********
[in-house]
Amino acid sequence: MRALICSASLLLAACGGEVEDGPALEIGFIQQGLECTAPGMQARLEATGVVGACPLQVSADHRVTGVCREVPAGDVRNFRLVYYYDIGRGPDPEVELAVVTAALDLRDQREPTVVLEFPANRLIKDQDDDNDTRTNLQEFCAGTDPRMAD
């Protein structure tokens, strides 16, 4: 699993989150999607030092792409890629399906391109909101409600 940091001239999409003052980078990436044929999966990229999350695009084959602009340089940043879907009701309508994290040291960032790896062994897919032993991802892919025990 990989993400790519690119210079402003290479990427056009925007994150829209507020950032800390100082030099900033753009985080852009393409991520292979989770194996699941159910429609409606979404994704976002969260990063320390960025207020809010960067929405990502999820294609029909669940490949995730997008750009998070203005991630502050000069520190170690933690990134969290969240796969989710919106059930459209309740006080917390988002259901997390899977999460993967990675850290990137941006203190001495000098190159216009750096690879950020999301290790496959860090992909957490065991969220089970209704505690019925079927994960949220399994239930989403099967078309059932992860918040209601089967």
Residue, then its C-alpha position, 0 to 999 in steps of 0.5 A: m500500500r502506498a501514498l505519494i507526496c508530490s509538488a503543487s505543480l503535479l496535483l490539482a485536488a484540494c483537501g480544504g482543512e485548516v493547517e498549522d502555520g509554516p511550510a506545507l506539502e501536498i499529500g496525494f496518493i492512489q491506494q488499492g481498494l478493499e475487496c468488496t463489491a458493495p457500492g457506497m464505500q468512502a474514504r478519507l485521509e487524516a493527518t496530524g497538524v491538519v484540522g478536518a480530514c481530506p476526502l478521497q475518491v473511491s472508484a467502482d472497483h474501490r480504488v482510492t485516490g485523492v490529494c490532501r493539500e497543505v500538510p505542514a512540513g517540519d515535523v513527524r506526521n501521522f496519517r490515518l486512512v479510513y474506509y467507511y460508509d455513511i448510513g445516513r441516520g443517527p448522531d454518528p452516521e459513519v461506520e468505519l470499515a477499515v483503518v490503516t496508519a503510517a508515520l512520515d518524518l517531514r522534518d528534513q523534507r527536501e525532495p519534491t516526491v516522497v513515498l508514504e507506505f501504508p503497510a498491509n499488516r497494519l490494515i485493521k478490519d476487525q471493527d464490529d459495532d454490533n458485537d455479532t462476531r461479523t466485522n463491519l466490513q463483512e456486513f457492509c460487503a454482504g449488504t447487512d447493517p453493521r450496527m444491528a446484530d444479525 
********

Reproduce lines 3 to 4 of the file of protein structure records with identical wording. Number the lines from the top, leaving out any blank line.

């Protein structure tokens, strides 16, 4: 699993989150999607030092792409890629399906391109909101409600 940091001239999409003052980078990436044929999966990229999350695009084959602009340089940043879907009701309508994290040291960032790896062994897919032993991802892919025990 990989993400790519690119210079402003290479990427056009925007994150829209507020950032800390100082030099900033753009985080852009393409991520292979989770194996699941159910429609409606979404994704976002969260990063320390960025207020809010960067929405990502999820294609029909669940490949995730997008750009998070203005991630502050000069520190170690933690990134969290969240796969989710919106059930459209309740006080917390988002259901997390899977999460993967990675850290990137941006203190001495000098190159216009750096690879950020999301290790496959860090992909957490065991969220089970209704505690019925079927994960949220399994239930989403099967078309059932992860918040209601089967």
Residue, then its C-alpha position, 0 to 999 in steps of 0.5 A: m500500500r502506498a501514498l505519494i507526496c508530490s509538488a503543487s505543480l503535479l496535483l490539482a485536488a484540494c483537501g480544504g482543512e485548516v493547517e498549522d502555520g509554516p511550510a506545507l506539502e501536498i499529500g496525494f496518493i492512489q491506494q488499492g481498494l478493499e475487496c468488496t463489491a458493495p457500492g457506497m464505500q468512502a474514504r478519507l485521509e487524516a493527518t496530524g497538524v491538519v484540522g478536518a480530514c481530506p476526502l478521497q475518491v473511491s472508484a467502482d472497483h474501490r480504488v482510492t485516490g485523492v490529494c490532501r493539500e497543505v500538510p505542514a512540513g517540519d515535523v513527524r506526521n501521522f496519517r490515518l486512512v479510513y474506509y467507511y460508509d455513511i448510513g445516513r441516520g443517527p448522531d454518528p452516521e459513519v461506520e468505519l470499515a477499515v483503518v490503516t496508519a503510517a508515520l512520515d518524518l517531514r522534518d528534513q523534507r527536501e525532495p519534491t516526491v516522497v513515498l508514504e507506505f501504508p503497510a498491509n499488516r497494519l490494515i485493521k478490519d476487525q471493527d464490529d459495532d454490533n458485537d455479532t462476531r461479523t466485522n463491519l466490513q463483512e456486513f457492509c460487503a454482504g449488504t447487512d447493517p453493521r450496527m444491528a446484530d444479525 